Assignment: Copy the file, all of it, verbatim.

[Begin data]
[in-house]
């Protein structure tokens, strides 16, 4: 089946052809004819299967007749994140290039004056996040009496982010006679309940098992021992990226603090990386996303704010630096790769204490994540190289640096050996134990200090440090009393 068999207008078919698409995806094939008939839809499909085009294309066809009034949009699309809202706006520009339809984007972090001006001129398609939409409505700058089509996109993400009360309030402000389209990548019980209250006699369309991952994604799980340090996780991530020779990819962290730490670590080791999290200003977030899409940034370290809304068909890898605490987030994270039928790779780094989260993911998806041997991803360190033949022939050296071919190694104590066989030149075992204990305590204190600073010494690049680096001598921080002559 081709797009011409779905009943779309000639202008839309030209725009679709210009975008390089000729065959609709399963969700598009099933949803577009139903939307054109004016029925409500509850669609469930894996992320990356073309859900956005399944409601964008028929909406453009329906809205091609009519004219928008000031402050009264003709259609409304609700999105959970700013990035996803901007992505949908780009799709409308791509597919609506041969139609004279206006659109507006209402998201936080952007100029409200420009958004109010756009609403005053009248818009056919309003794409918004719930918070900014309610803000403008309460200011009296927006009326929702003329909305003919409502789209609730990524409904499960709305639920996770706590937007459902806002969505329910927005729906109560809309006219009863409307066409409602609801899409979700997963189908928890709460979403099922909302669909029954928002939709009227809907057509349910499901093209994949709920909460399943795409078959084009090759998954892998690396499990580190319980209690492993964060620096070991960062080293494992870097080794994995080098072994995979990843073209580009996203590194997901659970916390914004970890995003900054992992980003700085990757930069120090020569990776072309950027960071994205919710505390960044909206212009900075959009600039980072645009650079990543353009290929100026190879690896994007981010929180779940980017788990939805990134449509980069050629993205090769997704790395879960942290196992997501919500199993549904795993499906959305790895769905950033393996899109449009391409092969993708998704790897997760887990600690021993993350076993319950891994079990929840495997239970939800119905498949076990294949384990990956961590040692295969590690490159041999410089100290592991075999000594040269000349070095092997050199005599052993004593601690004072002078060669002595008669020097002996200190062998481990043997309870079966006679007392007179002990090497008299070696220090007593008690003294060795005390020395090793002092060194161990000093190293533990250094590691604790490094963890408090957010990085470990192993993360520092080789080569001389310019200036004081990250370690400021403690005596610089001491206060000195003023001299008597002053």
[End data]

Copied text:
[in-house]
């Protein structure tokens, strides 16, 4: 089946052809004819299967007749994140290039004056996040009496982010006679309940098992021992990226603090990386996303704010630096790769204490994540190289640096050996134990200090440090009393 068999207008078919698409995806094939008939839809499909085009294309066809009034949009699309809202706006520009339809984007972090001006001129398609939409409505700058089509996109993400009360309030402000389209990548019980209250006699369309991952994604799980340090996780991530020779990819962290730490670590080791999290200003977030899409940034370290809304068909890898605490987030994270039928790779780094989260993911998806041997991803360190033949022939050296071919190694104590066989030149075992204990305590204190600073010494690049680096001598921080002559 081709797009011409779905009943779309000639202008839309030209725009679709210009975008390089000729065959609709399963969700598009099933949803577009139903939307054109004016029925409500509850669609469930894996992320990356073309859900956005399944409601964008028929909406453009329906809205091609009519004219928008000031402050009264003709259609409304609700999105959970700013990035996803901007992505949908780009799709409308791509597919609506041969139609004279206006659109507006209402998201936080952007100029409200420009958004109010756009609403005053009248818009056919309003794409918004719930918070900014309610803000403008309460200011009296927006009326929702003329909305003919409502789209609730990524409904499960709305639920996770706590937007459902806002969505329910927005729906109560809309006219009863409307066409409602609801899409979700997963189908928890709460979403099922909302669909029954928002939709009227809907057509349910499901093209994949709920909460399943795409078959084009090759998954892998690396499990580190319980209690492993964060620096070991960062080293494992870097080794994995080098072994995979990843073209580009996203590194997901659970916390914004970890995003900054992992980003700085990757930069120090020569990776072309950027960071994205919710505390960044909206212009900075959009600039980072645009650079990543353009290929100026190879690896994007981010929180779940980017788990939805990134449509980069050629993205090769997704790395879960942290196992997501919500199993549904795993499906959305790895769905950033393996899109449009391409092969993708998704790897997760887990600690021993993350076993319950891994079990929840495997239970939800119905498949076990294949384990990956961590040692295969590690490159041999410089100290592991075999000594040269000349070095092997050199005599052993004593601690004072002078060669002595008669020097002996200190062998481990043997309870079966006679007392007179002990090497008299070696220090007593008690003294060795005390020395090793002092060194161990000093190293533990250094590691604790490094963890408090957010990085470990192993993360520092080789080569001389310019200036004081990250370690400021403690005596610089001491206060000195003023001299008597002053």